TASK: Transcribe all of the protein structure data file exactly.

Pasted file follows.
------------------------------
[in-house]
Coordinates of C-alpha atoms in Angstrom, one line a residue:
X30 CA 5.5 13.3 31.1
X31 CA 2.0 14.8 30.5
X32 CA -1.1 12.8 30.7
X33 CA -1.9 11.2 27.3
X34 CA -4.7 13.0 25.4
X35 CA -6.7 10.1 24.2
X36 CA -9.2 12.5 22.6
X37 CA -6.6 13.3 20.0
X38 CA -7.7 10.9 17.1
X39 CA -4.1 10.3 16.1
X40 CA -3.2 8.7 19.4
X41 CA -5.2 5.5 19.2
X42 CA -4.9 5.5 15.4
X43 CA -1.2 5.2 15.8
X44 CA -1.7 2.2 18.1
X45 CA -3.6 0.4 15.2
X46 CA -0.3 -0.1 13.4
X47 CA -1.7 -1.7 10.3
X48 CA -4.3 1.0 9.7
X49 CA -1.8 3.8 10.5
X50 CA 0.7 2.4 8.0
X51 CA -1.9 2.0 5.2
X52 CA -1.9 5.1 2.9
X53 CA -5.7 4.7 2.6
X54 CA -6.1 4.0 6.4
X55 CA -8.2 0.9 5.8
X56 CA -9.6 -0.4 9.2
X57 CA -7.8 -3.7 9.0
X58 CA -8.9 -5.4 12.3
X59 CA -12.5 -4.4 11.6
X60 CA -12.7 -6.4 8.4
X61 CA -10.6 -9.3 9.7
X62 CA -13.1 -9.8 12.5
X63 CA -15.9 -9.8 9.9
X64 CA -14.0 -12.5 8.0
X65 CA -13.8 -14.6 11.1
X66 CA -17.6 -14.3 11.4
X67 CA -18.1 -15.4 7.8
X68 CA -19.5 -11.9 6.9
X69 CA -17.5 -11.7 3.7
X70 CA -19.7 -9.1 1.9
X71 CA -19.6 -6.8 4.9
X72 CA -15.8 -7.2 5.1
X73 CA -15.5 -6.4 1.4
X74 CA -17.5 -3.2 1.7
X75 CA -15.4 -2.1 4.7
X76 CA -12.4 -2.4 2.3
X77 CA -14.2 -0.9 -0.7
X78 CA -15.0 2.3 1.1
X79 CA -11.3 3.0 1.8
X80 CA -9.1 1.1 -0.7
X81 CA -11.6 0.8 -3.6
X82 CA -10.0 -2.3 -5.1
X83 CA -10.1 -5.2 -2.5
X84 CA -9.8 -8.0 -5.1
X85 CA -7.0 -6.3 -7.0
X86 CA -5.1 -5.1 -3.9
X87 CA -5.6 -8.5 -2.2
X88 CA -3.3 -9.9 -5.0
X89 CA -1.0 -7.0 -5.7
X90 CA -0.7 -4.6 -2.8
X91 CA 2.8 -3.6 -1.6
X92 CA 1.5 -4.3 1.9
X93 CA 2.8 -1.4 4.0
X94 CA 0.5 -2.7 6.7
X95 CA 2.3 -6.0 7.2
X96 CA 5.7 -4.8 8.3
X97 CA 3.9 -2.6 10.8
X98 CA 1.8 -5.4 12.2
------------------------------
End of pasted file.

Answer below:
[in-house]
Coordinates of C-alpha atoms in Angstrom, one line a residue:
X30 CA 5.5 13.3 31.1
X31 CA 2.0 14.8 30.5
X32 CA -1.1 12.8 30.7
X33 CA -1.9 11.2 27.3
X34 CA -4.7 13.0 25.4
X35 CA -6.7 10.1 24.2
X36 CA -9.2 12.5 22.6
X37 CA -6.6 13.3 20.0
X38 CA -7.7 10.9 17.1
X39 CA -4.1 10.3 16.1
X40 CA -3.2 8.7 19.4
X41 CA -5.2 5.5 19.2
X42 CA -4.9 5.5 15.4
X43 CA -1.2 5.2 15.8
X44 CA -1.7 2.2 18.1
X45 CA -3.6 0.4 15.2
X46 CA -0.3 -0.1 13.4
X47 CA -1.7 -1.7 10.3
X48 CA -4.3 1.0 9.7
X49 CA -1.8 3.8 10.5
X50 CA 0.7 2.4 8.0
X51 CA -1.9 2.0 5.2
X52 CA -1.9 5.1 2.9
X53 CA -5.7 4.7 2.6
X54 CA -6.1 4.0 6.4
X55 CA -8.2 0.9 5.8
X56 CA -9.6 -0.4 9.2
X57 CA -7.8 -3.7 9.0
X58 CA -8.9 -5.4 12.3
X59 CA -12.5 -4.4 11.6
X60 CA -12.7 -6.4 8.4
X61 CA -10.6 -9.3 9.7
X62 CA -13.1 -9.8 12.5
X63 CA -15.9 -9.8 9.9
X64 CA -14.0 -12.5 8.0
X65 CA -13.8 -14.6 11.1
X66 CA -17.6 -14.3 11.4
X67 CA -18.1 -15.4 7.8
X68 CA -19.5 -11.9 6.9
X69 CA -17.5 -11.7 3.7
X70 CA -19.7 -9.1 1.9
X71 CA -19.6 -6.8 4.9
X72 CA -15.8 -7.2 5.1
X73 CA -15.5 -6.4 1.4
X74 CA -17.5 -3.2 1.7
X75 CA -15.4 -2.1 4.7
X76 CA -12.4 -2.4 2.3
X77 CA -14.2 -0.9 -0.7
X78 CA -15.0 2.3 1.1
X79 CA -11.3 3.0 1.8
X80 CA -9.1 1.1 -0.7
X81 CA -11.6 0.8 -3.6
X82 CA -10.0 -2.3 -5.1
X83 CA -10.1 -5.2 -2.5
X84 CA -9.8 -8.0 -5.1
X85 CA -7.0 -6.3 -7.0
X86 CA -5.1 -5.1 -3.9
X87 CA -5.6 -8.5 -2.2
X88 CA -3.3 -9.9 -5.0
X89 CA -1.0 -7.0 -5.7
X90 CA -0.7 -4.6 -2.8
X91 CA 2.8 -3.6 -1.6
X92 CA 1.5 -4.3 1.9
X93 CA 2.8 -1.4 4.0
X94 CA 0.5 -2.7 6.7
X95 CA 2.3 -6.0 7.2
X96 CA 5.7 -4.8 8.3
X97 CA 3.9 -2.6 10.8
X98 CA 1.8 -5.4 12.2